Stdout as IO object

Okay, real simple question, but somehow I am missing it in the API: how
do create an IO object that represents stdout? I’m using a certain
function that receives writable IO objects and I wanted to pass in the
standard output as a stream.

On Wed, Jul 14, 2010 at 4:41 AM, Jonathan B.
[email protected]wrote:

Okay, real simple question, but somehow I am missing it in the API: how
do create an IO object that represents stdout? I’m using a certain
function that receives writable IO objects and I wanted to pass in the
standard output as a stream.

Posted via http://www.ruby-forum.com/.

Why not just pass $stdout itself?

Ammar

Jonathan B. wrote:

Okay, real simple question, but somehow I am missing it in the API: how
do create an IO object that represents stdout? I’m using a certain
function that receives writable IO objects and I wanted to pass in the
standard output as a stream.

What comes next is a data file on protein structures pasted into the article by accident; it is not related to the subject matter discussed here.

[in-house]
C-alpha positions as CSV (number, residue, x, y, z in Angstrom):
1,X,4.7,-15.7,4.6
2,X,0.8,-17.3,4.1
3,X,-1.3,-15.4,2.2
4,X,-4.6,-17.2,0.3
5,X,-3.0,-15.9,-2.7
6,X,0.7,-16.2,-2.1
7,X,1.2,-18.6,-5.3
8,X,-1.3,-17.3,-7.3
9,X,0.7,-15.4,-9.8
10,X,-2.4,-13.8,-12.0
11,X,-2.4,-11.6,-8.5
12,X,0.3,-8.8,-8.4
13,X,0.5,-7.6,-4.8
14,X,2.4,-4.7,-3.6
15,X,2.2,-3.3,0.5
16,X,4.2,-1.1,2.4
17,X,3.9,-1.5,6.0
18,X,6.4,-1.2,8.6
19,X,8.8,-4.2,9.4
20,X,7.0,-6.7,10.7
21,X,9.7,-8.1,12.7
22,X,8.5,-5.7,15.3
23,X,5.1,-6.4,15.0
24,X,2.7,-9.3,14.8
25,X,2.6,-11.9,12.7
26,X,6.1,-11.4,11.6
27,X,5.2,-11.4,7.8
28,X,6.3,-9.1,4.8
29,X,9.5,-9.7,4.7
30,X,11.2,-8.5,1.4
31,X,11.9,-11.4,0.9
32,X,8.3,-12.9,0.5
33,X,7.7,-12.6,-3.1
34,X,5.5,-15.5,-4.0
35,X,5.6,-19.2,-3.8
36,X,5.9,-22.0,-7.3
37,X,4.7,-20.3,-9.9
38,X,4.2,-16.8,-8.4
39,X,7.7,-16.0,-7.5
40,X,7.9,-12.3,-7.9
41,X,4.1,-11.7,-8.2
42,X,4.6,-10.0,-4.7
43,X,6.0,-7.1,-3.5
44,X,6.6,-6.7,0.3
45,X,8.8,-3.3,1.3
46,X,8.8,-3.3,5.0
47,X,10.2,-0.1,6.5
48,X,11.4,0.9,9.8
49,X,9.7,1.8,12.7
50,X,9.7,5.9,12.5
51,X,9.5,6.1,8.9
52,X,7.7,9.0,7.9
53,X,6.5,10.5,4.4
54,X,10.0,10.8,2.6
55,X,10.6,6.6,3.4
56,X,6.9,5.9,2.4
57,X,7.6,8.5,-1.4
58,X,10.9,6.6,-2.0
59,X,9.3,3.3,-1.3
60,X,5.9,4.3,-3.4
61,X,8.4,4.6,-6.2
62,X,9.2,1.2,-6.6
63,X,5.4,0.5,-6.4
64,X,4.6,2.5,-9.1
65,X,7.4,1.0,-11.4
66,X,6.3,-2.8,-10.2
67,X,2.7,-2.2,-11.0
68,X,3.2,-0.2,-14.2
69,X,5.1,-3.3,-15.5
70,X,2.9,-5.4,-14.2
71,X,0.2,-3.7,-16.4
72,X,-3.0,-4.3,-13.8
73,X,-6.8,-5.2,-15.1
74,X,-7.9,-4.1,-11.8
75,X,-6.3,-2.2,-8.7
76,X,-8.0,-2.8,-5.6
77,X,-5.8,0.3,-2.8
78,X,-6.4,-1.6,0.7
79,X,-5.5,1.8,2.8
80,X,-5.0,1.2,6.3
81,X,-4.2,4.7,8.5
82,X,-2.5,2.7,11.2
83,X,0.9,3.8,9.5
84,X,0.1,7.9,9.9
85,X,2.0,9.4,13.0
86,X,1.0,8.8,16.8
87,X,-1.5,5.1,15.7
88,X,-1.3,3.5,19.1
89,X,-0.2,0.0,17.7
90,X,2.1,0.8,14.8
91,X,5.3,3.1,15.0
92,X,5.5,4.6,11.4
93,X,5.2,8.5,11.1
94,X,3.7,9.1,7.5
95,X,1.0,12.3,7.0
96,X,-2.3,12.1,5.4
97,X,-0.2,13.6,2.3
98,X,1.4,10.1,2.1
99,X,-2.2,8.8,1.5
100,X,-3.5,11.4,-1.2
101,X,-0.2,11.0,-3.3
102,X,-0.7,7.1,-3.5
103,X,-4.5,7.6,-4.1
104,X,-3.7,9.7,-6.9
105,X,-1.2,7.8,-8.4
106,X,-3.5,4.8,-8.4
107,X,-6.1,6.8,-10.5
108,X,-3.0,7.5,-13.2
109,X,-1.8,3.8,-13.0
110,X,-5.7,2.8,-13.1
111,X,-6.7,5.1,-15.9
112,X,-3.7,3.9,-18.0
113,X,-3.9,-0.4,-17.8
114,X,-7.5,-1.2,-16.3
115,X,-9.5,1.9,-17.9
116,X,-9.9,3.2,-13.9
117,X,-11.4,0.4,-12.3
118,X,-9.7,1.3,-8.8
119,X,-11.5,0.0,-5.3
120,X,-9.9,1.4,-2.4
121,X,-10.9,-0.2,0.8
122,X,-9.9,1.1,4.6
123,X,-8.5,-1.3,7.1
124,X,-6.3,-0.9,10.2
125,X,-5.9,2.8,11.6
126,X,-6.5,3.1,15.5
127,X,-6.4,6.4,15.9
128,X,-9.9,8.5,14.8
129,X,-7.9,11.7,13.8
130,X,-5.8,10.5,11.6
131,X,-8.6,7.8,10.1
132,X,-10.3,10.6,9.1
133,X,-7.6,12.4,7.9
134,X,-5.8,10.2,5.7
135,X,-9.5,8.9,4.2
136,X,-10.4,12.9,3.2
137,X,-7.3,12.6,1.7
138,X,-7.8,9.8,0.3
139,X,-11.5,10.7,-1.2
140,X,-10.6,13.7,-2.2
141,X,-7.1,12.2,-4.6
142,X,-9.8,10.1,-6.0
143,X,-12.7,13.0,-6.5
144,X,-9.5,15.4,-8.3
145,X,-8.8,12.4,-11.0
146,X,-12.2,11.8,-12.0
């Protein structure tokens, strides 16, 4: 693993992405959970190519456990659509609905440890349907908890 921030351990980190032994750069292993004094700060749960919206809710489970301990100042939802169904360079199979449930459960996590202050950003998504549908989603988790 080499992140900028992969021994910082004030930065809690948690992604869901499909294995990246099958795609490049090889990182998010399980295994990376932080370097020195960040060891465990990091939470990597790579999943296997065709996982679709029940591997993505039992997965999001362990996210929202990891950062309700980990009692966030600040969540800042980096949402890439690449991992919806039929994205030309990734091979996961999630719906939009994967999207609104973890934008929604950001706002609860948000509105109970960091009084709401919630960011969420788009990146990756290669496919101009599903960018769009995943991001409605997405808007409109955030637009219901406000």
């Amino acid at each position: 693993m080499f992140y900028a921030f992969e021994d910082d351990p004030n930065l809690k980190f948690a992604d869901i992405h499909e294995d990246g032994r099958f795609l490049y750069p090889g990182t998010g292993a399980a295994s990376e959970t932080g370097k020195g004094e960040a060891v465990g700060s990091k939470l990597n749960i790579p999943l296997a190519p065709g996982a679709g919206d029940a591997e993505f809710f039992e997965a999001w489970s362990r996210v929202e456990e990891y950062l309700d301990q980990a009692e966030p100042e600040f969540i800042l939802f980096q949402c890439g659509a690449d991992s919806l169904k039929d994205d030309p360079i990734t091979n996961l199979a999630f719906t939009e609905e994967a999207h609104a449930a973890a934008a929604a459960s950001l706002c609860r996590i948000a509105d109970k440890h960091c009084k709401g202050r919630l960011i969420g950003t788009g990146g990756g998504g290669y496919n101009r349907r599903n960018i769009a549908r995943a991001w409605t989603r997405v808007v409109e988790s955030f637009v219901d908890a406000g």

When your program starts, the constant STDOUT is an open file descriptor
for STDOUT, and the global variable $stdout also points to it.

Using the global variable is the recommended approach, as it adds more
flexibility for pointing it to a different object like a StringIO
without having warnings about constants being redefined.

Instead of modifying the global variable $stdout, you could just pass in
an
instance of StringIO to your method/class. I passed in two instances of
StringIO to one of my classes for mocking STDIN and STDOUT.

Brian C. wrote:

Jonathan B. wrote:

Okay, real simple question, but somehow I am missing it in the API: how
do create an IO object that represents stdout? I’m using a certain
function that receives writable IO objects and I wanted to pass in the
standard output as a stream.

When your program starts, the constant STDOUT is an open file descriptor
for STDOUT, and the global variable $stdout also points to it.

Using the global variable is the recommended approach, as it adds more
flexibility for pointing it to a different object like a StringIO
without having warnings about constants being redefined.

The $stdout variable works fine. I was a little confused with $stdout at
first, because the documentation I found either does not describe what
it is, or talks about it as a “file descriptor”. But it is actually an
IO object:

$ irb
irb(main):001:0> $stdout.class
=> IO

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